that post where I was all "Oh, Revolution is going to investigate the mythology and fetishization of gun culture in America"? As it turns out, not so much. That angle has, in the last two episodes, been completely dropped, and I was resigning myself to a season (probably just the one) of, to borrow a favorite phrase from Alisa, hate watching. But this last episode, entitled "Soul Train" because it has, sigh, a train in it, has made me think that maybe the show is going to redeem itself by and through copying smarter and more developed tropes from other pop culture texts.
The episode opens with Captain Tom Neville (who is, now that I think of it, clearly a rip-off of Jubal Early from the late, great Firefly) challenging his fellow militia members, and ultimately his eighteen-year-old prisoner, to bare knuckles boxing matches that he, rather decidedly, wins. Fight Club without electricity, I thought to myself. Sweet. The episode includes a flashback (ala Lost) to Neville's life before the blackout when he was a Paper Street Office Monkey, um, I mean an insurance adjuster. After being bullied by his alpha male boss and neighbor, Neville retreats to his basement where he beats the crap out of a punching bag. After being watched by his young son, Neville lets the boy have a few punches, instructing him to "only hit the bag . . . never people." Then the lights go out.
Six weeks post-blackout, Neville awakes to find his house being ransacked by the aforementioned neighbor. After unsuccessfully appealing to the starving man's sense of communal feeling, they get into a brawl, witnessed by the son. Neville unilaterally revokes his "don't hit people" policy and beats the man to death in front of his wife and child.
What Revolution gets right (and borrows from Fight Club), is that this definition of masculinity is psychopathological. Neville is a brilliant sadist, clearly loving this brave new world that has given him the power he lacked in the corporate realm. It's like when Tom Hanks's character in Saving Private Ryan discovered he was a math teacher who was also really good at being a soldier, except with much more pleasure in cruelty. It also gets right that this type of toxic masculinity can be inherited, as the episode's big reveal is that one of the militia members (whom Neville was willing to sacrifice, incidentally) is his indoctrinated son, all growns up.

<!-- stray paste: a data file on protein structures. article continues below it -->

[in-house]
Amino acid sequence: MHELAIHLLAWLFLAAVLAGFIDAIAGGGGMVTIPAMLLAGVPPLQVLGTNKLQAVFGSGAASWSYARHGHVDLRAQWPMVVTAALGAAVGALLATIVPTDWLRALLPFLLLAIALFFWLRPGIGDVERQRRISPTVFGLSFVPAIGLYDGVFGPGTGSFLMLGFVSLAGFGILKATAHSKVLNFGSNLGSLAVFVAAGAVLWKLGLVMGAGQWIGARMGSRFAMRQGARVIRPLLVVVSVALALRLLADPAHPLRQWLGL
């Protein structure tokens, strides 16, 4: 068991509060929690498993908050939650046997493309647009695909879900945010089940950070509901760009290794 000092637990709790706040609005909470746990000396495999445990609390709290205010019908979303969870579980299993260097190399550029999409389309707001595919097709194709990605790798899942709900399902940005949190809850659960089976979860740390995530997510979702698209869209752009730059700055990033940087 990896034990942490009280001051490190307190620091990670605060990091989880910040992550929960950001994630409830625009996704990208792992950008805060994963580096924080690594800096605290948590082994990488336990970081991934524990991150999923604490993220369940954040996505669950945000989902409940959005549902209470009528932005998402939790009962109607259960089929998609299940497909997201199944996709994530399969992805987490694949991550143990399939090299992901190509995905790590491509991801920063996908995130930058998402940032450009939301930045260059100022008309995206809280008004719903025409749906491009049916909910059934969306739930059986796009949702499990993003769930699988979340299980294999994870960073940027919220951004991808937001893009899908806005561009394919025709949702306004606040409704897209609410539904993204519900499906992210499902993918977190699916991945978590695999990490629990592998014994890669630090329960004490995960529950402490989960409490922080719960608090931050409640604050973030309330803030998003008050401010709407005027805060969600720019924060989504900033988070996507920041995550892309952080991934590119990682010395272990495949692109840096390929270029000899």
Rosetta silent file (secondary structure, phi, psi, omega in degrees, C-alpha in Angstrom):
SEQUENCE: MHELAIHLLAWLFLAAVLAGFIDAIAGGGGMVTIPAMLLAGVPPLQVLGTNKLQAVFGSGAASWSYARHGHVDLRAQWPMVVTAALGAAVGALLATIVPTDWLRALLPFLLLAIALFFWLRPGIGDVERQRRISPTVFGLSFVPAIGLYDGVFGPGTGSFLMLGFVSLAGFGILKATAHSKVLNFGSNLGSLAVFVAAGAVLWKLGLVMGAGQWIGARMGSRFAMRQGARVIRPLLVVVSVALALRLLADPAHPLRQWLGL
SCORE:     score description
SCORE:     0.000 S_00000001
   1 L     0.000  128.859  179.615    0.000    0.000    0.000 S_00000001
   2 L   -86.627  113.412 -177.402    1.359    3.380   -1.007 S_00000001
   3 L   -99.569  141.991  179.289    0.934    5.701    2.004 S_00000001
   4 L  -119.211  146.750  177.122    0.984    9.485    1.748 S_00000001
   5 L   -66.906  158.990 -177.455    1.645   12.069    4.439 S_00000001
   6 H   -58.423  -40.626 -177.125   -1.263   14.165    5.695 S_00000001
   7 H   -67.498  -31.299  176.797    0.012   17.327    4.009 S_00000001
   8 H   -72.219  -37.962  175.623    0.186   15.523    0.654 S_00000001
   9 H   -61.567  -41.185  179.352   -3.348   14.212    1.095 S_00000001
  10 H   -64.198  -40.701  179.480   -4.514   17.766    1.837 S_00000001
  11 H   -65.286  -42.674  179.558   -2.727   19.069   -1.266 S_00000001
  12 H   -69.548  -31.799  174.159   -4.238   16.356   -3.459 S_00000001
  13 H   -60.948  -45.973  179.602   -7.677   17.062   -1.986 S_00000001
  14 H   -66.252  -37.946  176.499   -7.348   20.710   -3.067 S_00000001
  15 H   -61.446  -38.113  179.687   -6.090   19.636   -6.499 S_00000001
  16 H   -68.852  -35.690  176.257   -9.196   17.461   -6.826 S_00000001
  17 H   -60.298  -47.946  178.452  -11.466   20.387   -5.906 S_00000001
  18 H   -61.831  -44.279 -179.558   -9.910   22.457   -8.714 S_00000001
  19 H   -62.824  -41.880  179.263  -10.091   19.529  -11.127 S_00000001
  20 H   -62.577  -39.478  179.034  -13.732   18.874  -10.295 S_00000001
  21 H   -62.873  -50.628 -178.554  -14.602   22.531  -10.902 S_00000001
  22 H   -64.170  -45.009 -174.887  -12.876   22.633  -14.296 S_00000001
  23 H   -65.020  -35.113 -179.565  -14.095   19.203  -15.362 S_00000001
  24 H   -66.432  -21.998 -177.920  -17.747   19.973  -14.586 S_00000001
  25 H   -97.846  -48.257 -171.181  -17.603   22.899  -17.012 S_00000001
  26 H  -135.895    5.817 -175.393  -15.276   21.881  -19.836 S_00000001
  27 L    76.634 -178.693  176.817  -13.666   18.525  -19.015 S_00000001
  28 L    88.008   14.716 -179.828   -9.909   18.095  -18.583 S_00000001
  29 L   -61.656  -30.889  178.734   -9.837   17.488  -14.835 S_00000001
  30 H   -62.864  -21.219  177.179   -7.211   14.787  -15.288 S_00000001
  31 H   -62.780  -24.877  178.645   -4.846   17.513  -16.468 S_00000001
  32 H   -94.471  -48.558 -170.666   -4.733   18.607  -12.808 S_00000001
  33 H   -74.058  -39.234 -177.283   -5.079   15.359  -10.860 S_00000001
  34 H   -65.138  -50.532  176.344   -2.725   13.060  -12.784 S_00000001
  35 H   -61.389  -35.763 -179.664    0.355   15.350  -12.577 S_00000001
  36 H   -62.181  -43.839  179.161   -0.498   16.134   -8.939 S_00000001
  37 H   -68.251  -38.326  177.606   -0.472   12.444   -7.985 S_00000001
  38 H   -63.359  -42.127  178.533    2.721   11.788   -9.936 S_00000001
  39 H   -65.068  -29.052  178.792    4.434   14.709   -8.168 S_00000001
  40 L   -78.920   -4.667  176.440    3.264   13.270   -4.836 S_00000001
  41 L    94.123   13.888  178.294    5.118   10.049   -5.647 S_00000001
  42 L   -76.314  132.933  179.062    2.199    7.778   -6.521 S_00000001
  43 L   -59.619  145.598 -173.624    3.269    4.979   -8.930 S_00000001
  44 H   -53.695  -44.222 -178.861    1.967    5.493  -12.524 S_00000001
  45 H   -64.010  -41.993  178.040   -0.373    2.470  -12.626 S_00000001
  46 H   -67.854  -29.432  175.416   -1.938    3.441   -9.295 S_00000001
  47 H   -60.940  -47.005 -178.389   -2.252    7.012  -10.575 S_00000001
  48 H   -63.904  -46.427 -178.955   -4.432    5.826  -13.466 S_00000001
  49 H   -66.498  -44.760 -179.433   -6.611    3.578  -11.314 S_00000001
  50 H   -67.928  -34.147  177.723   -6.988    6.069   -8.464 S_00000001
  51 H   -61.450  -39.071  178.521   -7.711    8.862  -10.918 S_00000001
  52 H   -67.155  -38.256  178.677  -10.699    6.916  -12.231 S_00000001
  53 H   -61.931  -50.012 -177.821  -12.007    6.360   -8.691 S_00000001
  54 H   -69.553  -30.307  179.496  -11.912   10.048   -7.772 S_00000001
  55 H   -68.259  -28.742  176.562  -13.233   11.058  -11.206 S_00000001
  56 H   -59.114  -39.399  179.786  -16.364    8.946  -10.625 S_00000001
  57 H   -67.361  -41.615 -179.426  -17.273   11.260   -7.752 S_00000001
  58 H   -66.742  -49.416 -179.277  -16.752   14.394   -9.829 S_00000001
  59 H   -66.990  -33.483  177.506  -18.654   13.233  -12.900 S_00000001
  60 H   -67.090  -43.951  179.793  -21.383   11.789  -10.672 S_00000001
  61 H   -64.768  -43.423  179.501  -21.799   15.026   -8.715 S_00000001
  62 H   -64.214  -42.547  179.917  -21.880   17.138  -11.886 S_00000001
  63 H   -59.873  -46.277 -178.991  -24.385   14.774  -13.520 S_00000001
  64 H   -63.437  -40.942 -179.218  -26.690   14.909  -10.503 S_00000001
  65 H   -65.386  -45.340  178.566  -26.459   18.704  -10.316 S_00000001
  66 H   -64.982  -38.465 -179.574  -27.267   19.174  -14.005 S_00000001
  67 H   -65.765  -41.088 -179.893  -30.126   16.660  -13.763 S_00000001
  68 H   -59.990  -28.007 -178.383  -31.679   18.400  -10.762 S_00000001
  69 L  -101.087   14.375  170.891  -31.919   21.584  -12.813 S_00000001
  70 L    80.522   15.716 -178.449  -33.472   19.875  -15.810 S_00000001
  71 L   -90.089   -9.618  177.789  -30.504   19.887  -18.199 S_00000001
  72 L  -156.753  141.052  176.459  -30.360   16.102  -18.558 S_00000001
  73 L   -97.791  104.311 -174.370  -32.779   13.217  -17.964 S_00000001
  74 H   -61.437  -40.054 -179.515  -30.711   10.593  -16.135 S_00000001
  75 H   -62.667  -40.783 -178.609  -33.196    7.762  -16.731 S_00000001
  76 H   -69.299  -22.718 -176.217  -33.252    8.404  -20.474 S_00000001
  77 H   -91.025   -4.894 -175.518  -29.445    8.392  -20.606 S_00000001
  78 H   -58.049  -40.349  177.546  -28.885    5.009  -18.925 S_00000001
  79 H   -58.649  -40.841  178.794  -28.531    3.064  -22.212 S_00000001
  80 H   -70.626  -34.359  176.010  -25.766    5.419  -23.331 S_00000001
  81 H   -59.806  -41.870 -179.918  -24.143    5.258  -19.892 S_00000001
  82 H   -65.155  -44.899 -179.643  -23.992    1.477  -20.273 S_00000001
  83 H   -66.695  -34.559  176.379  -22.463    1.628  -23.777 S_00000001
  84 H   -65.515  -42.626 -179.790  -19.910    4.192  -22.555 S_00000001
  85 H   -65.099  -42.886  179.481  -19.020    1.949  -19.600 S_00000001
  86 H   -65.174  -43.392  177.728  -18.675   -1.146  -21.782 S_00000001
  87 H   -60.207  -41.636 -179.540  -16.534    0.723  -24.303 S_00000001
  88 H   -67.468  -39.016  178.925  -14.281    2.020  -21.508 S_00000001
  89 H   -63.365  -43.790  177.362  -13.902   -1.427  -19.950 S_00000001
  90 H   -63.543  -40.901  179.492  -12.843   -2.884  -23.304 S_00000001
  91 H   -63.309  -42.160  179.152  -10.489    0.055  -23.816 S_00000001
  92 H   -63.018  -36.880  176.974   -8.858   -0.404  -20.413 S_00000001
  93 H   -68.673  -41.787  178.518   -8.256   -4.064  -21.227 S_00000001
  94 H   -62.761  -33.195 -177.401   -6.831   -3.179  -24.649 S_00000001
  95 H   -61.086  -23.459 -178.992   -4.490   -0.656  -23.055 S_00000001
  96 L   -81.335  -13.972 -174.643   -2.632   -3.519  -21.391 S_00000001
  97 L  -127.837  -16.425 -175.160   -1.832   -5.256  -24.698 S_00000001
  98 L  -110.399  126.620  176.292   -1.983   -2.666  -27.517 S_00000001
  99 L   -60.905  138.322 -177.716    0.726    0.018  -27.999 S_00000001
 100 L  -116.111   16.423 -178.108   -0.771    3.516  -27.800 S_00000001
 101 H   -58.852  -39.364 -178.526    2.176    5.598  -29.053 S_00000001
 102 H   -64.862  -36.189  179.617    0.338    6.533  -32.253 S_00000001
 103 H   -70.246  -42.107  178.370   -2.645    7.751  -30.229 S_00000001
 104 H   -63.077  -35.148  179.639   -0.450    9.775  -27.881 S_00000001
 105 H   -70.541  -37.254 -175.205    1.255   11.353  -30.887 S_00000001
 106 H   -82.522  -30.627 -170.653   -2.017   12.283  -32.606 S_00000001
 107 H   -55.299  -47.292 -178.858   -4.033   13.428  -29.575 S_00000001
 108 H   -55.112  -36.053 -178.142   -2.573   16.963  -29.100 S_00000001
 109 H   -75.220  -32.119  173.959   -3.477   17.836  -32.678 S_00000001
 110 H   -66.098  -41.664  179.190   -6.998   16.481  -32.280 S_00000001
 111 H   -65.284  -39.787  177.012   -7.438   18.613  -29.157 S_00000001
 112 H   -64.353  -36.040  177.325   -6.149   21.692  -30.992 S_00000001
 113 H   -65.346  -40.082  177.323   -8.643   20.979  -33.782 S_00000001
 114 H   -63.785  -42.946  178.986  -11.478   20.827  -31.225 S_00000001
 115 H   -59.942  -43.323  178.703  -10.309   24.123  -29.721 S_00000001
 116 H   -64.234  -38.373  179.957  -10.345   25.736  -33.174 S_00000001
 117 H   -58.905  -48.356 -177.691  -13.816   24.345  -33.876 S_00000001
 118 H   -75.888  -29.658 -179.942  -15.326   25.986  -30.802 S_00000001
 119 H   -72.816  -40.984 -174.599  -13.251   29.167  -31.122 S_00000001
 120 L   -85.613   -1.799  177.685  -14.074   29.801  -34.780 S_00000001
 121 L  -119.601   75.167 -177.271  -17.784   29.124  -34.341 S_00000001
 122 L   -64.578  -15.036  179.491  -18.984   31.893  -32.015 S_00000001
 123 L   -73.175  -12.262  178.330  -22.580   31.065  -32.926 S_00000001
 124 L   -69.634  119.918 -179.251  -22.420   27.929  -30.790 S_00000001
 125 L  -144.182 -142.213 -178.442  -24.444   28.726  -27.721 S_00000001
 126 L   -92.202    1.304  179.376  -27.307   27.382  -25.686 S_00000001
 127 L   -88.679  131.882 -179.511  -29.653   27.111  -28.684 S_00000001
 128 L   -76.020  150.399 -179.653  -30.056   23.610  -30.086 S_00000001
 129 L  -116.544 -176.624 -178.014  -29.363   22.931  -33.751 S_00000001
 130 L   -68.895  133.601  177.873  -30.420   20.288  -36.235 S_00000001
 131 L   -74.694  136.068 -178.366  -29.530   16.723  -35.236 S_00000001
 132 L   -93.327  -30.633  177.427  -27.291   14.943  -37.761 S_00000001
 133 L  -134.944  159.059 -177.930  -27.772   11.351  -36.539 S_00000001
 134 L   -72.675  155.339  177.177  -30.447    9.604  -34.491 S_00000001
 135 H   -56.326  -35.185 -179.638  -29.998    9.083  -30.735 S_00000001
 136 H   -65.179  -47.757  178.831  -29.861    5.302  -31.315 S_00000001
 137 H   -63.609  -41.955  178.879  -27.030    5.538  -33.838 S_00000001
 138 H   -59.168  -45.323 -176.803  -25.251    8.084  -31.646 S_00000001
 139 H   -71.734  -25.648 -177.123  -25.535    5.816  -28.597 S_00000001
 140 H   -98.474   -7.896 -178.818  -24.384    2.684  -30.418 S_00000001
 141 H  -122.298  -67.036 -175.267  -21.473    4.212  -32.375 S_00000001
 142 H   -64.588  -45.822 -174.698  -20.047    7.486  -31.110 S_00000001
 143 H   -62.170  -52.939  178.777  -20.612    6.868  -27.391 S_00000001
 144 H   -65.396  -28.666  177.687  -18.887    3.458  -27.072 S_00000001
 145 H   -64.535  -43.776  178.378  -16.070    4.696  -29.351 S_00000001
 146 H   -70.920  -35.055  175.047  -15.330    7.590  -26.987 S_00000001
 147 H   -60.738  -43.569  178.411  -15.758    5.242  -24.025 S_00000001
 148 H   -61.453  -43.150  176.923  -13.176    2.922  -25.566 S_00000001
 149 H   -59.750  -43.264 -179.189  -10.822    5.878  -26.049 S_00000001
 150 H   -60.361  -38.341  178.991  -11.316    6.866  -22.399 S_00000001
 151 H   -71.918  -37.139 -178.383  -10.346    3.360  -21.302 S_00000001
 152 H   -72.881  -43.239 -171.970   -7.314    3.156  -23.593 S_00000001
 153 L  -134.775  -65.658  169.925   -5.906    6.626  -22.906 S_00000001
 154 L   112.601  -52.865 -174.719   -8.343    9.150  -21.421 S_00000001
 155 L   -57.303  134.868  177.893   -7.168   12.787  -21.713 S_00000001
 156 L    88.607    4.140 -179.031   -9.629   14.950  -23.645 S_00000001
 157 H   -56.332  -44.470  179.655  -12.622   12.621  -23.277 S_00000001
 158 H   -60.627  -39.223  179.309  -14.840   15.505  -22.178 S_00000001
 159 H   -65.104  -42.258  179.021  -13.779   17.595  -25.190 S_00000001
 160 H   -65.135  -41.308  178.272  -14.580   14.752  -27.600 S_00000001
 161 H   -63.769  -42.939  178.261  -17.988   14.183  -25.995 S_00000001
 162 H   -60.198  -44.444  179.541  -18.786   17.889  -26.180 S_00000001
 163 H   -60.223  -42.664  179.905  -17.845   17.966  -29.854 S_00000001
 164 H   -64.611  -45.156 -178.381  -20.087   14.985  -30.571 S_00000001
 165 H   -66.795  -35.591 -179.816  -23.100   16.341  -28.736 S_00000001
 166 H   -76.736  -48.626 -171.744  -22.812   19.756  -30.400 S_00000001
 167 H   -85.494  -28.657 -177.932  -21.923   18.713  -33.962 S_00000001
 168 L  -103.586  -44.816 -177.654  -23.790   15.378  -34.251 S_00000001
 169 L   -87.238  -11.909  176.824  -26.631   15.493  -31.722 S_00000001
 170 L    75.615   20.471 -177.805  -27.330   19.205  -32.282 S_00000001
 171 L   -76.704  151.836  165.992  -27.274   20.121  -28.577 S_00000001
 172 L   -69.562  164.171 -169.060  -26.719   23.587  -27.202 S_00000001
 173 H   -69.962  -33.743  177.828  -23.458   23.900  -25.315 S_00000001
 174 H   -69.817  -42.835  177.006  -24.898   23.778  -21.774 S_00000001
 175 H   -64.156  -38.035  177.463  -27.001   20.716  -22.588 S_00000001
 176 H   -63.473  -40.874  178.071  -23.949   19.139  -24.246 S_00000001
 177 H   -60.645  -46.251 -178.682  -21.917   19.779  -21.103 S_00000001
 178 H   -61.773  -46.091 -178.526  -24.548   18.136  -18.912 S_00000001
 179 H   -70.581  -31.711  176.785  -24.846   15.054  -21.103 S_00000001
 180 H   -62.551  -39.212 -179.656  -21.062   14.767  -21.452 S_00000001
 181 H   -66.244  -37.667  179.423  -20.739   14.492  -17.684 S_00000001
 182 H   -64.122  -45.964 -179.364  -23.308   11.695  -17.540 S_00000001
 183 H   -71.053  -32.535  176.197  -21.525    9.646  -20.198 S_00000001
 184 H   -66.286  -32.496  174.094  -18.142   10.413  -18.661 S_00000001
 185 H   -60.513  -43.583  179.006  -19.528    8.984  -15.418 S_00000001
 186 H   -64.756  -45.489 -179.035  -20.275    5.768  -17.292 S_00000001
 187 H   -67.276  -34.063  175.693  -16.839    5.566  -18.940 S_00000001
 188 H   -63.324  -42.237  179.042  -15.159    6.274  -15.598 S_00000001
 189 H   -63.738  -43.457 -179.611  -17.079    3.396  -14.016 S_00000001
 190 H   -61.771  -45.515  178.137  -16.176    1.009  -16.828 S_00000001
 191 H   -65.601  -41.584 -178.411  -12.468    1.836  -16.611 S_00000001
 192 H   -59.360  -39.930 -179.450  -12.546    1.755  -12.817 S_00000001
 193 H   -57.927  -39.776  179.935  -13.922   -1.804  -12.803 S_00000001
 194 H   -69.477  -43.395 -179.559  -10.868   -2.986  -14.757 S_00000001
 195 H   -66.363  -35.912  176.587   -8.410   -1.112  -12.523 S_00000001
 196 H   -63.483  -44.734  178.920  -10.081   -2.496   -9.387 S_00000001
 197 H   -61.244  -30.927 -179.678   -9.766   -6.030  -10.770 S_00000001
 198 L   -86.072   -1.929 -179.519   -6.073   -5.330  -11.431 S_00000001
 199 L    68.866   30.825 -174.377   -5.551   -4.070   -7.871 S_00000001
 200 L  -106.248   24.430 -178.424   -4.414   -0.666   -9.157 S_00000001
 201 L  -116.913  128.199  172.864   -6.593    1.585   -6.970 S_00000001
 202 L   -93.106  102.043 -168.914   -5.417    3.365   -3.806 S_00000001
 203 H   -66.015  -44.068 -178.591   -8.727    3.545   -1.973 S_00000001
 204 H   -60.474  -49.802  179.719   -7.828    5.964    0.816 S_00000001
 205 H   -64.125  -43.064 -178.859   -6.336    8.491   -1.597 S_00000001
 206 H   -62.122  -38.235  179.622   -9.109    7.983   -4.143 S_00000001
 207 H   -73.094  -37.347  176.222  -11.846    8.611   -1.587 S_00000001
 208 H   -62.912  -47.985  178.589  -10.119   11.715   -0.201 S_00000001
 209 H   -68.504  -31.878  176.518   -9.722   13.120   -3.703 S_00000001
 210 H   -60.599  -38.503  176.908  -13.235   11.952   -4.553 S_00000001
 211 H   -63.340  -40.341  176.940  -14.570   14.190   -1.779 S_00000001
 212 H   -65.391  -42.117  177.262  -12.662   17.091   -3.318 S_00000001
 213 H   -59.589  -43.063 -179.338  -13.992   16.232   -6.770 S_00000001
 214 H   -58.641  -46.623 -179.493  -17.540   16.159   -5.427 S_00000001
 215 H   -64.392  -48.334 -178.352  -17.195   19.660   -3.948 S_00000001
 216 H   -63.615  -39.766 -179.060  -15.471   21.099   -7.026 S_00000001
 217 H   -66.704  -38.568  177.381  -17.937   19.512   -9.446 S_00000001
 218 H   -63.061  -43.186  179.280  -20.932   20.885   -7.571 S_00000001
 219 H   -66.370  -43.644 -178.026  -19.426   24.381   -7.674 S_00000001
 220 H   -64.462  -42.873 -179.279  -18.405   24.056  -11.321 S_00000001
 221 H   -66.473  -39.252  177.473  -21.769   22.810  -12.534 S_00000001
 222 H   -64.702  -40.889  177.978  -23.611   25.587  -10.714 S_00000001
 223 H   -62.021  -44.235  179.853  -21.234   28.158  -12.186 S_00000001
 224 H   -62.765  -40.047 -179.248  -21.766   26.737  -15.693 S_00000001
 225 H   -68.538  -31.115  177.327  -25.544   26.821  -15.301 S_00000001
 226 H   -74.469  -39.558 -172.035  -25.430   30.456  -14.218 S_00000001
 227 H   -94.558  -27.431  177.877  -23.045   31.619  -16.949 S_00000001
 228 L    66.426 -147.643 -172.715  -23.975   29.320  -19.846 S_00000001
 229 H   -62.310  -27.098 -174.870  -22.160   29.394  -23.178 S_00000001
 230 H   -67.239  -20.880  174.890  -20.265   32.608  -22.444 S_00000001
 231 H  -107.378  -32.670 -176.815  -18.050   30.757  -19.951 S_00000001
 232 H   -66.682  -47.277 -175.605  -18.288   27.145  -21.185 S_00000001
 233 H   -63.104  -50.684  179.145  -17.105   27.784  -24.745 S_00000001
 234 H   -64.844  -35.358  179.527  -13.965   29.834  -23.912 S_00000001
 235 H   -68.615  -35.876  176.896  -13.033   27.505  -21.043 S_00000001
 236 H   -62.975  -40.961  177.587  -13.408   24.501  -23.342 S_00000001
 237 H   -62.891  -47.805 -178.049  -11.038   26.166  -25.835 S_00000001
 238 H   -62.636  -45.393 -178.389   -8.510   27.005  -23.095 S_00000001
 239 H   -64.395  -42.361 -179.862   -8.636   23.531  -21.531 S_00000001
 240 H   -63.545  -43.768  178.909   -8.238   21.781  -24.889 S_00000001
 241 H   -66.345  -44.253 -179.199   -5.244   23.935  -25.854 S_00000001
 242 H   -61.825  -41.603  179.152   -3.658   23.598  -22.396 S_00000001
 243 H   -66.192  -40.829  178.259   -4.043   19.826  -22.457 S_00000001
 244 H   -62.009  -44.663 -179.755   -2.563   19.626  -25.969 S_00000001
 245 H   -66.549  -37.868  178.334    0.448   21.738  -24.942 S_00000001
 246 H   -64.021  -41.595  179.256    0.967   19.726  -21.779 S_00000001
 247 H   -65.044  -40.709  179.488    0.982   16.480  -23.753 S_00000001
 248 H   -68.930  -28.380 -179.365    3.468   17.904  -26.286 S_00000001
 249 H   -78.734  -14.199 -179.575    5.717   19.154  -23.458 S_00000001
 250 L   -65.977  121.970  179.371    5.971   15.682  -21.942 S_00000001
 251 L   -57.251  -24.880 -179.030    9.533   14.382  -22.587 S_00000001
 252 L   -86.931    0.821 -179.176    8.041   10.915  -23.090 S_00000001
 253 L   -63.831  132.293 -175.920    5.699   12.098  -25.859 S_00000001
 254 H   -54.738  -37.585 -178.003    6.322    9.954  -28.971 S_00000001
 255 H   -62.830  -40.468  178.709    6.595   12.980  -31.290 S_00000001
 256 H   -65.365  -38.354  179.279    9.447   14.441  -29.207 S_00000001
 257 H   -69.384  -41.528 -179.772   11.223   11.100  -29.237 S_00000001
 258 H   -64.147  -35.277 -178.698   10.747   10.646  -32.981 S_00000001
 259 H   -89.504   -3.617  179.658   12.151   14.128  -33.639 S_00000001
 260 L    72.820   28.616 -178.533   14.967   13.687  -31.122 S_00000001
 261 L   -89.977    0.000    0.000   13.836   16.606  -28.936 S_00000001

What Revolution misses is how cultural fictions create and perpetuate this type of manhood. It mattered that Brad Pitt played Tyler Durden's fantasy man (um, spoiler alert?). A background movie marquee showing Seven Years in Tibet reveals that the universe of Fight Club includes Brad Pitt the actor who is a normative masculine ideal in looks and lifestyle. It also elides the healthy dose of (ironic?) misogyny that undergirds Tyler's (if not the film's) account of the downfall of manliness. It also argues that Neville's masculinity is vastly inferior to that of the hero Miles, simply because Miles fights better and is meaner, which undermines the entire argument. Oops.
Though I'm sure this will all get dropped next week just like the gun thing, it was nice while it lasted. Maybe Revolution takes rip-off requests. Next week, steal the plot of Rosemary's Baby!